In a ceremony at Victoria Hall, Shaddick was awarded the Bronze Wolf, world scouting’s top award. She joined such famous figures such as Lord Baden Powell and Saudi Arabia’s King Abdullah, who have also been given the award for outstanding service to international scouting.
Shaddick, 85, began her career with the scouts in an innocuous way more than 50 years ago, when her young son begged her to become a volunteer cub leader, or Akela. Despite having four young children at home at the time, she agreed to give it a shot and signed up for a weekend training course in a basement in Pierrefonds.
Much to her own shock and surprise, she loved it.
“My friends thought I was crazy,” Shaddick said. « They said, ‘You have four children, including a one-year old. And now you’re taking on a responsibility for more children. You’ll go mad!’ But I never did. I just loved it.”
In 1965, Shaddick’s husband was transferred to England. She was quickly recruited to help with the Scouts overseas, eventually being promoted to assistant district commissioner.
When she returned home to Quebec, she was once again made a commissioner, but there was a problem: women weren’t allowed to serve in the role.
Undaunted, she continued, serving as ‘acting’ commissioner for several years until the modifier was quietly dropped without protest.
“I met people at conferences who said, ‘you can’t do that!’” Shaddick said. "And I said, ‘Well, it looks like I’m doing it.”
Shaddick eventually retired as commissioner, but could not bear to leave the scouting world behind. When Montreal hosted the World Scout Conference, she was inspired by the variety of people she met.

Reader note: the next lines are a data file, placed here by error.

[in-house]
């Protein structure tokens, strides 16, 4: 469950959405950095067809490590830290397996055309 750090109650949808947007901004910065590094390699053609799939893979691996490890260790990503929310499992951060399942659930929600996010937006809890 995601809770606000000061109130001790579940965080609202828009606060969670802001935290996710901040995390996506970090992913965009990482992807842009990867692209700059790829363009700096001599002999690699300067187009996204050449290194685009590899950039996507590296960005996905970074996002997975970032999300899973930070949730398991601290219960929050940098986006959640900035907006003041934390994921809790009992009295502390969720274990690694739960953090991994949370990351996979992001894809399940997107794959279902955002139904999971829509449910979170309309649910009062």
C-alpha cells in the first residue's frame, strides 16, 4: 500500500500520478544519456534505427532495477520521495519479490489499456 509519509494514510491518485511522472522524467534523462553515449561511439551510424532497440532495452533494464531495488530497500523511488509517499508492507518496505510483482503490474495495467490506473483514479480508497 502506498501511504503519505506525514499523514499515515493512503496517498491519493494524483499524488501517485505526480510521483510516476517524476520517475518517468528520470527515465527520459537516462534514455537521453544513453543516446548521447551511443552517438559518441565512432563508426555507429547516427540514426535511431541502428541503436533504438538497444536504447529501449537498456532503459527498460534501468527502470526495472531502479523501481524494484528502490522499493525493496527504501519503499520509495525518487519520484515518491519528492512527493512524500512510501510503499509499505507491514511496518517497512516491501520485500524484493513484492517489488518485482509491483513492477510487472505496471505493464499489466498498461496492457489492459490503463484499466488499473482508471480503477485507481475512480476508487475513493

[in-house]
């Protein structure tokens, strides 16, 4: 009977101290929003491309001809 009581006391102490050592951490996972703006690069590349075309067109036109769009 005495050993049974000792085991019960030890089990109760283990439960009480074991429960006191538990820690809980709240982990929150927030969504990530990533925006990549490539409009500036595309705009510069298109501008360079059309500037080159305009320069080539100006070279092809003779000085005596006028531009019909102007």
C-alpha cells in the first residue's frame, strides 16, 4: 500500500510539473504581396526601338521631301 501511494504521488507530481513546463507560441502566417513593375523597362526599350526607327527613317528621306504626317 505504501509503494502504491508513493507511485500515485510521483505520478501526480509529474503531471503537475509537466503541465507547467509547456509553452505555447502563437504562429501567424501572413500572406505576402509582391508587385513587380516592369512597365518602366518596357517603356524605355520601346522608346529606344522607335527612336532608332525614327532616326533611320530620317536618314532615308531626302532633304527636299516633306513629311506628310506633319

“I knew right away. I was going international!” she said.
“My friends thought I was crazy,” Shaddick said. « They said, ‘You have four children, including a one-year old. And now you’re taking on a responsibility for more children?" -
Over the years, Shaddick organized several international programs, sending Scouts to work overseas in community development programs. She was inspired by the African red ribbon AIDS badge, which sent Scouts into African schools to teach AIDS eduction to children, and has been tirelessly waging a battle ever since to bring the badge to Canada.
Shaddick is a passionate advocate of the Scout movement, and genuinely believes it can change the world. She is tired of hearing only negative stories in the media about the small number of pedophile Scout leaders, and has made it her mission to spread the positive word.
“During the crisis in Egypt, there were 300 scouts in uniform out there taking people food and first aid in the streets. Now, that’s a story. But do you ever see it?” she said.
She believes that Scouting has many benefits for young boys.
“It gives them a sense of belonging to something that’s important to them,” she said. “Joining is their own decision, a step towards growing up, towards learning leadership, towards learning respect towards any other religion or group in the world. It doesn’t matter, because they’re all scouts.”
Shaddick’s six children are all grown now. All of them participated in Scouts in some way. But while most of them have moved on, she never has.
“I needed to do something with my life besides raising children,” she said. “I tried volunteering, but I wasn’t terribly happy about it, and was never the type to join a women’s club.”
“Scouting was just the thing, and I loved it from the beginning.”